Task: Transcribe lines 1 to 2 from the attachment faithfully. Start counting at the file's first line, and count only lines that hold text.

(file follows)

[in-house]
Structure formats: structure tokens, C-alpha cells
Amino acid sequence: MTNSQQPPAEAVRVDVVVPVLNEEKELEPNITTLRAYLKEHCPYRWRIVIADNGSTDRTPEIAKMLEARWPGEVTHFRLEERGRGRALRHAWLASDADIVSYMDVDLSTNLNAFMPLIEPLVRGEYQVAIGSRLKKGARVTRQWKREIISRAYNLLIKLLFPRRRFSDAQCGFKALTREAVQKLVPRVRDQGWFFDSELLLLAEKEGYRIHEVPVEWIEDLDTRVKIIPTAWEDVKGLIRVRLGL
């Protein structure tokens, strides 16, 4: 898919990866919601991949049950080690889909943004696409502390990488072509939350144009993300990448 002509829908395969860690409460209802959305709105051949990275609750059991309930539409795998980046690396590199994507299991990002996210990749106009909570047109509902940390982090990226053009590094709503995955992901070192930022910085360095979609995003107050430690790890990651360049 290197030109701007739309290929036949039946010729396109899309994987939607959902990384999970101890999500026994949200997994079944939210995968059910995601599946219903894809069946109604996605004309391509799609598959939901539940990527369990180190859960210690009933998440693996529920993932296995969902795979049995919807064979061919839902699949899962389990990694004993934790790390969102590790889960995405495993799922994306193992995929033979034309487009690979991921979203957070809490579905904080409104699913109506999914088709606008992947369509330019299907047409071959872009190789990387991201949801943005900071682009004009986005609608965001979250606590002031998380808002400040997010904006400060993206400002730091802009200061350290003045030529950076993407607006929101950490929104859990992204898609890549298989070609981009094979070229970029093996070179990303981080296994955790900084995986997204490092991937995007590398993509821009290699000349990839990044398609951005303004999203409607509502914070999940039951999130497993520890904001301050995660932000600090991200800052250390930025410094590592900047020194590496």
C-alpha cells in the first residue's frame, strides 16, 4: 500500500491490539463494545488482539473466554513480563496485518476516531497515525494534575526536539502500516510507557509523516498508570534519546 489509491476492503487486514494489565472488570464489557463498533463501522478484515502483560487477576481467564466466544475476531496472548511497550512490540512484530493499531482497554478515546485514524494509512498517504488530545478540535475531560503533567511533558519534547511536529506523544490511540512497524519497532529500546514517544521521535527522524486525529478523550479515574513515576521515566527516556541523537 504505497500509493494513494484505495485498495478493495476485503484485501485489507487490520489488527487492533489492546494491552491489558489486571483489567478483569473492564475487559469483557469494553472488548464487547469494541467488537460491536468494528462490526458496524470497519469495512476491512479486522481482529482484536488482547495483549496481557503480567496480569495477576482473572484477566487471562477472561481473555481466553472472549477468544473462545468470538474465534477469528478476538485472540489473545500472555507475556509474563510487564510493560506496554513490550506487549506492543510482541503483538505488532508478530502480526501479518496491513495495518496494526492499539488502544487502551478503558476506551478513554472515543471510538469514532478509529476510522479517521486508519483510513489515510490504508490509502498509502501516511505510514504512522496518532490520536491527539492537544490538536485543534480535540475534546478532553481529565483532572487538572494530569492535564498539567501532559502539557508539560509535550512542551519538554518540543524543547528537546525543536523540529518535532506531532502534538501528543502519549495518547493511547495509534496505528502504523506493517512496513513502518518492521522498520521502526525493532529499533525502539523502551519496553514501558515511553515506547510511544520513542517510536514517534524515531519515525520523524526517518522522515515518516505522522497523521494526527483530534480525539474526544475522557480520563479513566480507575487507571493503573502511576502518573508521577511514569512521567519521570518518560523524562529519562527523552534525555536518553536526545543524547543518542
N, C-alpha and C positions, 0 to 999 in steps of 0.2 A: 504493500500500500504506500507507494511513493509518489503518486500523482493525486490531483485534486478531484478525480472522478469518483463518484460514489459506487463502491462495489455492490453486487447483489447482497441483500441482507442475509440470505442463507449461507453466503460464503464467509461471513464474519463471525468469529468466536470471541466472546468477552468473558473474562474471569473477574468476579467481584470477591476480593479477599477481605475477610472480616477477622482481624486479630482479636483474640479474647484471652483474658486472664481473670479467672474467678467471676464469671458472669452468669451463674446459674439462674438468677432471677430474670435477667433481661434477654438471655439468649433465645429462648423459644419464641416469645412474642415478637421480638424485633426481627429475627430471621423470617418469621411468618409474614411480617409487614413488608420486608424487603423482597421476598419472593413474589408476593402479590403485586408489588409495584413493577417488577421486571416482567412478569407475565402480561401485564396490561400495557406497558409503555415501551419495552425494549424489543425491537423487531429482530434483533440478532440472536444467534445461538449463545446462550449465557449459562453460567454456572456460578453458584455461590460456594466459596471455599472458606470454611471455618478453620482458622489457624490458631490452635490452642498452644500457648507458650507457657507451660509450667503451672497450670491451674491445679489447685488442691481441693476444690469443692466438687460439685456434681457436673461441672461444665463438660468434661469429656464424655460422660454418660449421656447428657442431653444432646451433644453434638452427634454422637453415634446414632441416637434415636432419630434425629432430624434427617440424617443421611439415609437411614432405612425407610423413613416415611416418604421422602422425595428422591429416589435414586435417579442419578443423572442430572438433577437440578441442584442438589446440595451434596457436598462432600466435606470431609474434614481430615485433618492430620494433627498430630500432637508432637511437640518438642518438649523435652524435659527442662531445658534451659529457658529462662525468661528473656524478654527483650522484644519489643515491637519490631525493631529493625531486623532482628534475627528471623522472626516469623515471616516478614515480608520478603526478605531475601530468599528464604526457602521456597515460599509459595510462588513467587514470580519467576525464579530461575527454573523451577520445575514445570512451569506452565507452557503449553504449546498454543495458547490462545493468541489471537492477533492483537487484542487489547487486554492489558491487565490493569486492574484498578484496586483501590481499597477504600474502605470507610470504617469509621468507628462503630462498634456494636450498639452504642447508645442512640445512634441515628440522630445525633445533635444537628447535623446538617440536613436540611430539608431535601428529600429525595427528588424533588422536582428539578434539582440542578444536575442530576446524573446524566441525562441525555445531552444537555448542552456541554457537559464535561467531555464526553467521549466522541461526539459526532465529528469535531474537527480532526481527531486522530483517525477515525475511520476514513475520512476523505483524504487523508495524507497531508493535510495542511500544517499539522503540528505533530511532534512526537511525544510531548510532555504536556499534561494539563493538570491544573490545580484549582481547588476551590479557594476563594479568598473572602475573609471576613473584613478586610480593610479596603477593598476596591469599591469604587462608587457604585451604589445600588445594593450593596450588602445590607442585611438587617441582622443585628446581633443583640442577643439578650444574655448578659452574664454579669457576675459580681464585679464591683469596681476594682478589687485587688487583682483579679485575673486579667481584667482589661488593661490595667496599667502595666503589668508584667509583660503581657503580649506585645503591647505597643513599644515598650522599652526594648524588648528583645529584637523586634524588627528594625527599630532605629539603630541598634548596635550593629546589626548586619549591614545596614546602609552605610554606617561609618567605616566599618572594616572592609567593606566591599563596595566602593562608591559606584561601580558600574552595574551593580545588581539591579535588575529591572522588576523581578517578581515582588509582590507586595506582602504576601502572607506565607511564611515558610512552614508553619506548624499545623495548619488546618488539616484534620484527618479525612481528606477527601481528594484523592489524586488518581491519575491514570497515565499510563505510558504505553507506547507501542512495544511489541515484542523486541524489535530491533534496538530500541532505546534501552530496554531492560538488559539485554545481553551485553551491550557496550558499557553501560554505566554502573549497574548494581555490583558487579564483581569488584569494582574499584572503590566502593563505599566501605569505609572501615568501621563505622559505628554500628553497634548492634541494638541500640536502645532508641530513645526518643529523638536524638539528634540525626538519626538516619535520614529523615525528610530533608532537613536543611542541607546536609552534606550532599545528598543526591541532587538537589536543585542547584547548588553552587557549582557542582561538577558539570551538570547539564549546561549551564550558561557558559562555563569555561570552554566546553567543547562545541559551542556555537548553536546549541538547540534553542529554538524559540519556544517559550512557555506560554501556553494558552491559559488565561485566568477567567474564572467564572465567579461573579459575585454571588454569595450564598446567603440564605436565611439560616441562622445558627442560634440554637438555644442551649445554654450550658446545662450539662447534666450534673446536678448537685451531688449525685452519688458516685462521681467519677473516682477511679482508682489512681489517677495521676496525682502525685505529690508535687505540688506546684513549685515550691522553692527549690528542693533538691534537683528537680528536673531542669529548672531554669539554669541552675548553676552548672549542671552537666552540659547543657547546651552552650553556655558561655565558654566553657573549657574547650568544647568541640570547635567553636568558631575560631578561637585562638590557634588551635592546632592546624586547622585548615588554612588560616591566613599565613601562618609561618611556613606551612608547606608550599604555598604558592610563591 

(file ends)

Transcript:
[in-house]
Structure formats: structure tokens, C-alpha cells